Even savvy retailers publishing content for shoppers higher up in the funnel, such as buyer guides and reviews, aren’t getting an email address and are missing a lot of opportunities because of it.

attract-convert-grow-funnel-inflow-2.jpg

Here’s a thought. If your eCommerce site has a 10 percent conversion rate, you’re doing pretty good by most standards. But what happened to the other 90 percent of those visitors? Will you have the opportunity to connect with them again? Even if you bump that up a few percentage points with retargeting, a lot of potential revenue has seeped out of your funnel without a trace.

I don’t mean to bash the eCommerce marketing community with generalizations. Most lead gen. sites aren’t doing anything spectacular either, and a lot of opportunity is missed all around.

There are many eCommerce brands doing great things marketing-wise. I’m a big fan of
Crutchfield for their educational resources targeting early-funnel traffic, and Neman Tools, Saddleback Leather and Feltraiger for the stories they tell. Amazon is hard to beat when it comes to scalability, product suggestions and user-generated reviews.

Sadly, most eCommerce sites (including many of the major household brands) still approach marketing in this way…

The ol’ bait n’ switch: promising value and delivering spam

Established eCommerce brands have gigantic mailing lists (compared with lead gen. counterparts), to whom they typically send out at least one email each week with “offers” like free shipping, $ off, buy-one-get-one, or % off their next purchase. The lists are minimally segmented, if at all. For example, there might be lists for repeat customers, best customers, unresponsive contacts, recent purchasers, shoppers with abandoned carts, purchases by category, etc.

The missing points of segmentation include which campaign resulted in the initial contact (sometimes referred to as a cohort) and—most importantly—the persona and buying cycle stage that best applies to each contact.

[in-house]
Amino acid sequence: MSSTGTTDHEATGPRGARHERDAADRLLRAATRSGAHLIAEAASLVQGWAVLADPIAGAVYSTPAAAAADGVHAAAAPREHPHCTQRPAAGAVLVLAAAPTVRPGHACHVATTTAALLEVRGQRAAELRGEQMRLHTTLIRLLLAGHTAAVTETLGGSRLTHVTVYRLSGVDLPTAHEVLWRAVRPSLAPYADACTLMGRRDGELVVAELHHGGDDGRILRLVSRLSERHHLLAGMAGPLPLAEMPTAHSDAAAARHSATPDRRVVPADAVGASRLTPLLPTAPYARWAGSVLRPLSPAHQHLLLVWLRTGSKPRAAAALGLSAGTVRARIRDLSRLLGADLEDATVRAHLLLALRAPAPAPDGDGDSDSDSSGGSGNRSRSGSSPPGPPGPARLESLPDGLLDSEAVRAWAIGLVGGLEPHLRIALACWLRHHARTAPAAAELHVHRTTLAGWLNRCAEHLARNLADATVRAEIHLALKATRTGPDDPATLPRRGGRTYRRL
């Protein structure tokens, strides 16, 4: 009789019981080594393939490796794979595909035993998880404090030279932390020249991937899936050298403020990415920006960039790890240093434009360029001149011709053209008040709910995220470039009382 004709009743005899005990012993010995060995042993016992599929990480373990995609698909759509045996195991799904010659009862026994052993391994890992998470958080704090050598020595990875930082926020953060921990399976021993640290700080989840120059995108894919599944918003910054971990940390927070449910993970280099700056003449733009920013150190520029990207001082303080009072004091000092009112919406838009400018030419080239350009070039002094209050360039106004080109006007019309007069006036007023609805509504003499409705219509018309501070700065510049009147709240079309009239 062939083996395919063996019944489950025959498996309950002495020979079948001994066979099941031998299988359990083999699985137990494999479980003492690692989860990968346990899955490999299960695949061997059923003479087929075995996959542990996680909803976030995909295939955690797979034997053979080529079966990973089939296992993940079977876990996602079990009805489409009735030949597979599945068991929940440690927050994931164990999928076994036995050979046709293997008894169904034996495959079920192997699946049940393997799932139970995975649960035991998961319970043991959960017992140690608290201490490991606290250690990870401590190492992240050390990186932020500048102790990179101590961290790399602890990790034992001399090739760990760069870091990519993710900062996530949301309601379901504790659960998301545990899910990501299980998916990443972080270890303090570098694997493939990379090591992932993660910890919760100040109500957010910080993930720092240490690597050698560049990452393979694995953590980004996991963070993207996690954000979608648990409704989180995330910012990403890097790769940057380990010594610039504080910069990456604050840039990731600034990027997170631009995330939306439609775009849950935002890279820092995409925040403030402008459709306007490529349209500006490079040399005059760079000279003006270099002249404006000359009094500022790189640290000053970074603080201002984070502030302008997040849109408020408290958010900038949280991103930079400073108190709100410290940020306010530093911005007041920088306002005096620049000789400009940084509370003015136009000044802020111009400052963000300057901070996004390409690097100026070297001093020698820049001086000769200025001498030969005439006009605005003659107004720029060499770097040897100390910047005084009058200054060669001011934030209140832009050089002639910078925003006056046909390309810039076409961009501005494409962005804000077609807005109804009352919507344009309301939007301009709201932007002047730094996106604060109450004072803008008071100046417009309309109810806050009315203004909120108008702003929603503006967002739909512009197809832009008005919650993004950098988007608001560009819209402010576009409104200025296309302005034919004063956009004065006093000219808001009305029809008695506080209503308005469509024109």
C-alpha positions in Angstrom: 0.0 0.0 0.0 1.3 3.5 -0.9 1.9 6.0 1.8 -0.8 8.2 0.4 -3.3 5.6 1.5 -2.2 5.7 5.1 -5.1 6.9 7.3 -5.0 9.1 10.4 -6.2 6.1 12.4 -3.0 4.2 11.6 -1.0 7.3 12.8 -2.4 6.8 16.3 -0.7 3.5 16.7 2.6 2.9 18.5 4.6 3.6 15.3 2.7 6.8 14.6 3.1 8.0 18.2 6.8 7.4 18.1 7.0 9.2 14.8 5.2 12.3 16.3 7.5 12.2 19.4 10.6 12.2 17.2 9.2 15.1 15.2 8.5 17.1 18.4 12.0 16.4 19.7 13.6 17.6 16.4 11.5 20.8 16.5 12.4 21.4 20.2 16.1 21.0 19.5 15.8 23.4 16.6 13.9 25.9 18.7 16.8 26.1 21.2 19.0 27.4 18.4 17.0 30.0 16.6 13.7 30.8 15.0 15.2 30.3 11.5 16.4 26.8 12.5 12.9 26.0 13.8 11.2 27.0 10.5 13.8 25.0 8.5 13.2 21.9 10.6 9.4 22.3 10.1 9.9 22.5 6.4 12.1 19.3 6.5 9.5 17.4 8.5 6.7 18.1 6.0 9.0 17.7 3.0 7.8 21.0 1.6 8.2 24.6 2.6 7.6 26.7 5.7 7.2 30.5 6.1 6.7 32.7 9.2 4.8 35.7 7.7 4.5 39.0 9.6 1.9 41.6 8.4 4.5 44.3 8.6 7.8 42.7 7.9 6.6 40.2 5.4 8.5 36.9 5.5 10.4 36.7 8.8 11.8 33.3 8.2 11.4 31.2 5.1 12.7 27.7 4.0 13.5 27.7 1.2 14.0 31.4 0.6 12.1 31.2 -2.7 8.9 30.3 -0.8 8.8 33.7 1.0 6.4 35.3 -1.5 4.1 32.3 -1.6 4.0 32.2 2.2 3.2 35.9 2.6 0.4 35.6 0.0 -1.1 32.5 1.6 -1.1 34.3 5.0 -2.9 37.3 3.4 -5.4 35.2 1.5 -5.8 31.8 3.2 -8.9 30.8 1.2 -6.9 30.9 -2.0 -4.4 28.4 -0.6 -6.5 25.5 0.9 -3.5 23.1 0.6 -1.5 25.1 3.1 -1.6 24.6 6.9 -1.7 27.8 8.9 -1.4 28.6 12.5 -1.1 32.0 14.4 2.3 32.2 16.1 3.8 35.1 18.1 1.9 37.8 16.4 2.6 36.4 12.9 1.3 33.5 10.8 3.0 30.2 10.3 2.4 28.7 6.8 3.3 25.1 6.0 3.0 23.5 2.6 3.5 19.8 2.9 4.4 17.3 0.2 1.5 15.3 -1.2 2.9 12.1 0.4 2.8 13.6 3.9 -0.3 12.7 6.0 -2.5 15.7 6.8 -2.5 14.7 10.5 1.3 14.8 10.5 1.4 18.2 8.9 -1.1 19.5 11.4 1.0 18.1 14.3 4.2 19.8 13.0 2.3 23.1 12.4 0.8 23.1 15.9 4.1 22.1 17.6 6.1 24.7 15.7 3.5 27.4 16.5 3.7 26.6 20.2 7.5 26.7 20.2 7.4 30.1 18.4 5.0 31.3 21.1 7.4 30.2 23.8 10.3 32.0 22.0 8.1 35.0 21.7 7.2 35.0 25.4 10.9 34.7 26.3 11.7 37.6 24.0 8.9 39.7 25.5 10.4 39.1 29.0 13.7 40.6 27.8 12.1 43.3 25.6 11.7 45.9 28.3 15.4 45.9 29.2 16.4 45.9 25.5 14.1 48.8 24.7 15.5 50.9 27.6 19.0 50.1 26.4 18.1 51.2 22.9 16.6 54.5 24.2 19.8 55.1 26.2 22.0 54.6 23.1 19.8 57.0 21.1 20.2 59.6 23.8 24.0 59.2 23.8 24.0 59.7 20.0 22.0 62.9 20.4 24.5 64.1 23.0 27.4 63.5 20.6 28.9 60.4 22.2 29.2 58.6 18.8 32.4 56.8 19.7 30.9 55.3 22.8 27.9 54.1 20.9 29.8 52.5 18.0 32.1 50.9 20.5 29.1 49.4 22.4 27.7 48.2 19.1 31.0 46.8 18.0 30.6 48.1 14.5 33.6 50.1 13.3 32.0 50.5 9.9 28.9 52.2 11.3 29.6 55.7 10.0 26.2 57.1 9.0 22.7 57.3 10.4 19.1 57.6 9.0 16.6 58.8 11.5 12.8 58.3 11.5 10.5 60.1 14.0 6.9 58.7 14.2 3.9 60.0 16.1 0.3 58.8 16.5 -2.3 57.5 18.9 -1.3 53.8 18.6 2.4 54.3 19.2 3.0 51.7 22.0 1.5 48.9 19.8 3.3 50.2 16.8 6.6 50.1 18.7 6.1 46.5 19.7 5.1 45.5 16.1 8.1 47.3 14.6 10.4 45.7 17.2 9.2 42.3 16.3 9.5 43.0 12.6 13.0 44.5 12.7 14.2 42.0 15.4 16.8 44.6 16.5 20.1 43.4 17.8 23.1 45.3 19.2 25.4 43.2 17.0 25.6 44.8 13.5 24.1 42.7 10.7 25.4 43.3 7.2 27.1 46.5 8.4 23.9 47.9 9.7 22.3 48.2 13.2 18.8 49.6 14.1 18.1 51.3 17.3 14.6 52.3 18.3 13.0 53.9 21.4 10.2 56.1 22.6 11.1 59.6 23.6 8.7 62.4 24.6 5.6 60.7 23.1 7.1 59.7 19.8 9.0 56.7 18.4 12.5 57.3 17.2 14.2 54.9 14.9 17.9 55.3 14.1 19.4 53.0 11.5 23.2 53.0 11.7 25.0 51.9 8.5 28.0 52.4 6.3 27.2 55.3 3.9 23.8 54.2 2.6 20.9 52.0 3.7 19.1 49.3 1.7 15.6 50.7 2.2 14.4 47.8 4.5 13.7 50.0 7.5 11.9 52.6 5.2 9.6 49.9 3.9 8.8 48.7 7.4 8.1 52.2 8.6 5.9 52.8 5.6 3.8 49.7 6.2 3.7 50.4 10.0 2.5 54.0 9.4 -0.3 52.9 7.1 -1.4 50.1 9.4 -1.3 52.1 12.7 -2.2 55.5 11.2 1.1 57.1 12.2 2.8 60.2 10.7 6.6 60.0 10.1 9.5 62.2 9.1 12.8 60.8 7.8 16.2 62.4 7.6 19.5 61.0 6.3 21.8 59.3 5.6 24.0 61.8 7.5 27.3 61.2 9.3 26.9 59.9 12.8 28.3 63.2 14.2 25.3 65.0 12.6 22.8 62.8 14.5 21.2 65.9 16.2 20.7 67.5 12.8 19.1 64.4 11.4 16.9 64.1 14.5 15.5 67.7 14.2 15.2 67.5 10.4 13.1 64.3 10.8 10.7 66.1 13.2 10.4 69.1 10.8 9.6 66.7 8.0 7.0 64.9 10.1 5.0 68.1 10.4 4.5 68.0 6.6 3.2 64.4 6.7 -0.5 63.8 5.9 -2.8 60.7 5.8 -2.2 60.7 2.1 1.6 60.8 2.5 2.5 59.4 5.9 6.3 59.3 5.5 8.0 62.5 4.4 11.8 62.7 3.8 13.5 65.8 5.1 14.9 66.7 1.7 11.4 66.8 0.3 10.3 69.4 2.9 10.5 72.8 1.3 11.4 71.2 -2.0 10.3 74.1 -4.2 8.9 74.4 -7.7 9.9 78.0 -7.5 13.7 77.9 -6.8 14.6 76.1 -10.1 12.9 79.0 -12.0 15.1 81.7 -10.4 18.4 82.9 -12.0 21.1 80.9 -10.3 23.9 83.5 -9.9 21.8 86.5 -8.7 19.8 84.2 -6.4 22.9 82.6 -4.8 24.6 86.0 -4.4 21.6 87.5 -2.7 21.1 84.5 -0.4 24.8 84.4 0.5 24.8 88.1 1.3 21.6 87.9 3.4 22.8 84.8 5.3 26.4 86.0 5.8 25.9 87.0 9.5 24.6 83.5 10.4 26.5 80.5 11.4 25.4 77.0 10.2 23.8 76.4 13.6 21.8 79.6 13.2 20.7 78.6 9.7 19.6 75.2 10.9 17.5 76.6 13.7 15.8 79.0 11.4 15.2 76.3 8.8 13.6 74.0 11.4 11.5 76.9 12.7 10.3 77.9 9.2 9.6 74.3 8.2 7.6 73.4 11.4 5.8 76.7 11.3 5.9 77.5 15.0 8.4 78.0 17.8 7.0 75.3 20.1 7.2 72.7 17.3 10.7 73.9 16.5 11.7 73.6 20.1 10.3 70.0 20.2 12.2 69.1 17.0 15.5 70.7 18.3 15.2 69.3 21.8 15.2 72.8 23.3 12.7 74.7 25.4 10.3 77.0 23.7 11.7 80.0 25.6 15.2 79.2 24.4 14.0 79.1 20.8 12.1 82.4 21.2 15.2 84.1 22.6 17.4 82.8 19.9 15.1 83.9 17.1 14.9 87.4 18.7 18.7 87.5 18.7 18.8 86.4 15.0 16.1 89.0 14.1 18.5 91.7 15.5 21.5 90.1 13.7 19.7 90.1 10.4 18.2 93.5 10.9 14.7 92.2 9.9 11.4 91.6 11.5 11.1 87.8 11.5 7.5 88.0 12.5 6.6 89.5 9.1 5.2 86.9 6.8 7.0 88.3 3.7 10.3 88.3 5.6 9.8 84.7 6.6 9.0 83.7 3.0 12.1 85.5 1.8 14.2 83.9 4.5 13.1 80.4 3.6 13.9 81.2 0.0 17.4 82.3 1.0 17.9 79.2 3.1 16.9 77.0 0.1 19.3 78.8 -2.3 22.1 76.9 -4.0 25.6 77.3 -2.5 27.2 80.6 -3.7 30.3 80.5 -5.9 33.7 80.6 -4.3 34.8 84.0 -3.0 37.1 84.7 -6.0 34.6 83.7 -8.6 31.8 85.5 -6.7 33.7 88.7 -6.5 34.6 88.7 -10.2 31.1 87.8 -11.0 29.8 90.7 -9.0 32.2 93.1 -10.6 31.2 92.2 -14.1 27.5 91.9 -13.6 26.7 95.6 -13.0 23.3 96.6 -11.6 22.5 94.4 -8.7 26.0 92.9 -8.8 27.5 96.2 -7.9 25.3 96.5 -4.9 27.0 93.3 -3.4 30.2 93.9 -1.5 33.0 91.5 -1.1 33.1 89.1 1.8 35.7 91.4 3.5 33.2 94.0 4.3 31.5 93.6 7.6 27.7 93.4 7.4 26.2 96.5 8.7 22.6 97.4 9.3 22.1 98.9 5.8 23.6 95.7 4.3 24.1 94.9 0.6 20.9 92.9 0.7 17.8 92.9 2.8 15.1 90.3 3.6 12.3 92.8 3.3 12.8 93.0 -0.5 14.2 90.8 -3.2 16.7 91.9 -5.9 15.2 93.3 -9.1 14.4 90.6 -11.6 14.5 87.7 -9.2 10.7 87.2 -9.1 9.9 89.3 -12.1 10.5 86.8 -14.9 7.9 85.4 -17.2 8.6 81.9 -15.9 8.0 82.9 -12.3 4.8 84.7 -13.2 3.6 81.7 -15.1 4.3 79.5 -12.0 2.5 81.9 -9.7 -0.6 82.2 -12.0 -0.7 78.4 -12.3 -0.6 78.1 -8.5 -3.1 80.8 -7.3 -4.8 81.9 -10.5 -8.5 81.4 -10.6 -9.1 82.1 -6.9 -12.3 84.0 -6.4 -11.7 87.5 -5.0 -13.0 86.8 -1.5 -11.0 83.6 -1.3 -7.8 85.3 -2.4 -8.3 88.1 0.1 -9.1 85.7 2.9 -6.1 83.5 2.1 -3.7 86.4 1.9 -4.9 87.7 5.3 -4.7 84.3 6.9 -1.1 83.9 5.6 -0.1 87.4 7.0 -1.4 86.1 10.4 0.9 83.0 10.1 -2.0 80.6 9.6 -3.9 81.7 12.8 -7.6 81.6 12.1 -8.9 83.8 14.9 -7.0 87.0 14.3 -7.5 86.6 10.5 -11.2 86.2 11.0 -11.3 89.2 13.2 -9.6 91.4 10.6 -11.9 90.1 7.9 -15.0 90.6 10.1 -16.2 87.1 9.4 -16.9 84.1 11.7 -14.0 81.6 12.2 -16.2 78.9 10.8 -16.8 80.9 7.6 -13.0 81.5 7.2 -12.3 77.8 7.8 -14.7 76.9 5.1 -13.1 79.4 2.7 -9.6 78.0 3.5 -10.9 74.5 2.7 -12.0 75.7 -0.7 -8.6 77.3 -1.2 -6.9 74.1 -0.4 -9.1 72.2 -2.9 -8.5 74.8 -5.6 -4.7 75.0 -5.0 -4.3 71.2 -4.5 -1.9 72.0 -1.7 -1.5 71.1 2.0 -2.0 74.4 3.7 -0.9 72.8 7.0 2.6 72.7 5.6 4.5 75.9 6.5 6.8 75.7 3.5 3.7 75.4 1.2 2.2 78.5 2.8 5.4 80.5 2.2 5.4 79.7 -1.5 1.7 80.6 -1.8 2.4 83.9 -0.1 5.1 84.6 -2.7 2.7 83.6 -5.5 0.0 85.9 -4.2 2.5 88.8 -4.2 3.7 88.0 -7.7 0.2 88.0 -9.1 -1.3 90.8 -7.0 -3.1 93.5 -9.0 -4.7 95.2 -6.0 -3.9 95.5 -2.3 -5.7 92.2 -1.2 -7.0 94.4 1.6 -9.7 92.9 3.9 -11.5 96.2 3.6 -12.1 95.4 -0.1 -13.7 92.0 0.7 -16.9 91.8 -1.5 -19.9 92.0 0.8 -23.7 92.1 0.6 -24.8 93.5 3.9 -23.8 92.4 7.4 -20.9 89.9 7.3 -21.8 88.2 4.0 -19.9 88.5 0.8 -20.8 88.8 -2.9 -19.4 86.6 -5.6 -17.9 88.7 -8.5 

Online retailers often send frequent “blasts” to their entire list or to a few of the large segments mentioned above. Lack of segmentation means contacts aren’t receiving emails based on their interests, problems, or buying cycle stage, but instead, are receiving what they perceive as “generic” emails.

The result of these missing segments and the lack of overarching strategy looks something like this:

My, What a Big LIST You Have!

iStock_000017047747Medium.jpg

TIME reported in 2012 on stats from Responsys that the average online retailer sent out between five and six emails the week after Thanksgiving. Around the same time, the Wall Street Journal reported that the top 100 online retailers sent an average of 177 emails apiece to each of their contacts in 2011. Averaged out, that’s somewhere between three and four emails each week that the contact is receiving from these retailers.

The better to SPAM you with!

iStock_000016088853Medium.jpg

A 2014 whitepaper from SimpleRelevance titled
Email Fail: An In-Depth Evaluation of Top 20 Internet Retailer’s Email Personalization Capabilities (
PDF) found that, while 70 percent of marketing executives believed personalization was of “utmost importance” to their business…